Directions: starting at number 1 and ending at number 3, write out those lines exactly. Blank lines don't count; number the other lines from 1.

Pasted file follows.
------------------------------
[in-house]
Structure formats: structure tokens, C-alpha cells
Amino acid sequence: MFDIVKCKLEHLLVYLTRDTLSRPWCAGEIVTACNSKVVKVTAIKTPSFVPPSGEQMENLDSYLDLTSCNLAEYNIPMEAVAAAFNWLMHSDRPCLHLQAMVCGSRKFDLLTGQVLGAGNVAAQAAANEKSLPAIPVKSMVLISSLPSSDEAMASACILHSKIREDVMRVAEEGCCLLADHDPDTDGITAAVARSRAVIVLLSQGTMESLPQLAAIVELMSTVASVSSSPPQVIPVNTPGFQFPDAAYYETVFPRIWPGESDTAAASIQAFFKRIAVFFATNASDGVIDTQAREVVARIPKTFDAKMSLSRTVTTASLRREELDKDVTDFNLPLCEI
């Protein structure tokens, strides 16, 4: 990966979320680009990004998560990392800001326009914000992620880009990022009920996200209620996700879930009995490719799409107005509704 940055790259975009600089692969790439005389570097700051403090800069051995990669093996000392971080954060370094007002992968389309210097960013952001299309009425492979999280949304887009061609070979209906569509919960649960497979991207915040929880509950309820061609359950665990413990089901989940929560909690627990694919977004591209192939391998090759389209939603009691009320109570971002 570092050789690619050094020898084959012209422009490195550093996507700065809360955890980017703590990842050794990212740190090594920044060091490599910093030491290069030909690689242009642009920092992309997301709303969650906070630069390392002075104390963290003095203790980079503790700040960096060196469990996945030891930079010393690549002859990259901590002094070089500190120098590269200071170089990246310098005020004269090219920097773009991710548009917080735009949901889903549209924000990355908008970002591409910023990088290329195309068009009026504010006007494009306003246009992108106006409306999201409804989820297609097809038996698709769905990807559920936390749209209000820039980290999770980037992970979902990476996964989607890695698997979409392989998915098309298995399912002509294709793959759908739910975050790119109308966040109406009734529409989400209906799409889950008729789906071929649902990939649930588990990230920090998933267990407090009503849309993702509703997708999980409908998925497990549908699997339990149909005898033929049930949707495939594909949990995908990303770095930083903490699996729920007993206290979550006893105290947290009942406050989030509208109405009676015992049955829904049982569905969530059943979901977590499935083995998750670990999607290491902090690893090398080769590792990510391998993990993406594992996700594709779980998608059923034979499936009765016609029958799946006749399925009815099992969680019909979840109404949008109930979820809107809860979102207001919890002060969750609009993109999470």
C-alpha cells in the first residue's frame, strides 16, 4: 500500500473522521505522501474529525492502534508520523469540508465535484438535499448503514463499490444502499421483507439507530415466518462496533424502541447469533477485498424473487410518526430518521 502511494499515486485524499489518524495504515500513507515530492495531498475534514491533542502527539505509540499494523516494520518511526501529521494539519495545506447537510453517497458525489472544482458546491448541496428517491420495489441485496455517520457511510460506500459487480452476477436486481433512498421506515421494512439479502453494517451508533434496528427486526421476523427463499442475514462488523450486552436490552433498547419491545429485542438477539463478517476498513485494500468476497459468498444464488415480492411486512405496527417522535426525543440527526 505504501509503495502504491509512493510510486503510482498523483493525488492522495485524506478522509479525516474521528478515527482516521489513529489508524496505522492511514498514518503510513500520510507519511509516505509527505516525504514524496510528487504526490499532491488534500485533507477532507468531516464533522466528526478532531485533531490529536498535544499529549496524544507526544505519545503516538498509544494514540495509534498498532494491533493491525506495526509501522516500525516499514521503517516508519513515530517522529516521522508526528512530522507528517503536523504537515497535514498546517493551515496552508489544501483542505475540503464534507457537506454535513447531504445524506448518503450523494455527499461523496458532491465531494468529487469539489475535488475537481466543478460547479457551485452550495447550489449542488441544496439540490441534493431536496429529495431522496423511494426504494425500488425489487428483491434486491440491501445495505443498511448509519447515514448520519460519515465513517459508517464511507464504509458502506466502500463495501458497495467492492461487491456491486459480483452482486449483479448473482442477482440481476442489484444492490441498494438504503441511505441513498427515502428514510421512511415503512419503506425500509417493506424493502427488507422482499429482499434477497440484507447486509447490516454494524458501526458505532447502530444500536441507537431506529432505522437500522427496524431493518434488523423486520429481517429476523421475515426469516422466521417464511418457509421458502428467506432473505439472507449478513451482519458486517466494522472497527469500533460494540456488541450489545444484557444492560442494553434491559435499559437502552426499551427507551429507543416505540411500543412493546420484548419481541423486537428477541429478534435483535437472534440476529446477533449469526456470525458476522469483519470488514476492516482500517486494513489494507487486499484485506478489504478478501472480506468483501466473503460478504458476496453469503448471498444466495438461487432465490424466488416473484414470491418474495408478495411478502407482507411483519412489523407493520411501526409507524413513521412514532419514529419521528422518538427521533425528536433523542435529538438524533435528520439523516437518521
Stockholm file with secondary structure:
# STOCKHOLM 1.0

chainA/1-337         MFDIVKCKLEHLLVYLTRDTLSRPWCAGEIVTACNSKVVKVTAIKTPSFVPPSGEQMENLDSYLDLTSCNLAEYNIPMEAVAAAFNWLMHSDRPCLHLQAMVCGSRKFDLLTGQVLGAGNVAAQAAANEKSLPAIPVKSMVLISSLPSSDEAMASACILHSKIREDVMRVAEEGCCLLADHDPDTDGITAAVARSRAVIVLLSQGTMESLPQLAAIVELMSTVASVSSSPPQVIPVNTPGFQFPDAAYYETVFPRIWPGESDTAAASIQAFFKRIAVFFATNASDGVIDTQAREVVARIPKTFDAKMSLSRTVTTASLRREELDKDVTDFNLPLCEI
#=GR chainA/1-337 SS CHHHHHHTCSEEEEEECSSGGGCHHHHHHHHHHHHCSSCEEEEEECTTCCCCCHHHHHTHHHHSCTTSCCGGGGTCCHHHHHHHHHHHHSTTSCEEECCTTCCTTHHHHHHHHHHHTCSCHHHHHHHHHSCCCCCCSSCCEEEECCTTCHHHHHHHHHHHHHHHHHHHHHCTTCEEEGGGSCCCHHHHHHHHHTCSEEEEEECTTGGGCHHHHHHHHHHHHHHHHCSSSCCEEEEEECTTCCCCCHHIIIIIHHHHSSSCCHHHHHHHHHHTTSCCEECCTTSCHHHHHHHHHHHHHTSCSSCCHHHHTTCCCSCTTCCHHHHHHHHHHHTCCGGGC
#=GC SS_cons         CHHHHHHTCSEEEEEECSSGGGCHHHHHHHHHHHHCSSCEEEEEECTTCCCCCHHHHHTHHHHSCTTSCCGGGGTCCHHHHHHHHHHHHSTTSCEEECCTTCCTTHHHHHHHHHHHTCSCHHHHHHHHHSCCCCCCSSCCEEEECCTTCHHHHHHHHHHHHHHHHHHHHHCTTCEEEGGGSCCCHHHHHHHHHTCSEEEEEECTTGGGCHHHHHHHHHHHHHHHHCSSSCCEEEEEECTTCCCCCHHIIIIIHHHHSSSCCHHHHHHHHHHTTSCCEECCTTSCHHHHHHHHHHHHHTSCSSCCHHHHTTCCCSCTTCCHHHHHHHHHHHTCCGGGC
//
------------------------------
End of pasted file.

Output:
[in-house]
Structure formats: structure tokens, C-alpha cells
Amino acid sequence: MFDIVKCKLEHLLVYLTRDTLSRPWCAGEIVTACNSKVVKVTAIKTPSFVPPSGEQMENLDSYLDLTSCNLAEYNIPMEAVAAAFNWLMHSDRPCLHLQAMVCGSRKFDLLTGQVLGAGNVAAQAAANEKSLPAIPVKSMVLISSLPSSDEAMASACILHSKIREDVMRVAEEGCCLLADHDPDTDGITAAVARSRAVIVLLSQGTMESLPQLAAIVELMSTVASVSSSPPQVIPVNTPGFQFPDAAYYETVFPRIWPGESDTAAASIQAFFKRIAVFFATNASDGVIDTQAREVVARIPKTFDAKMSLSRTVTTASLRREELDKDVTDFNLPLCEI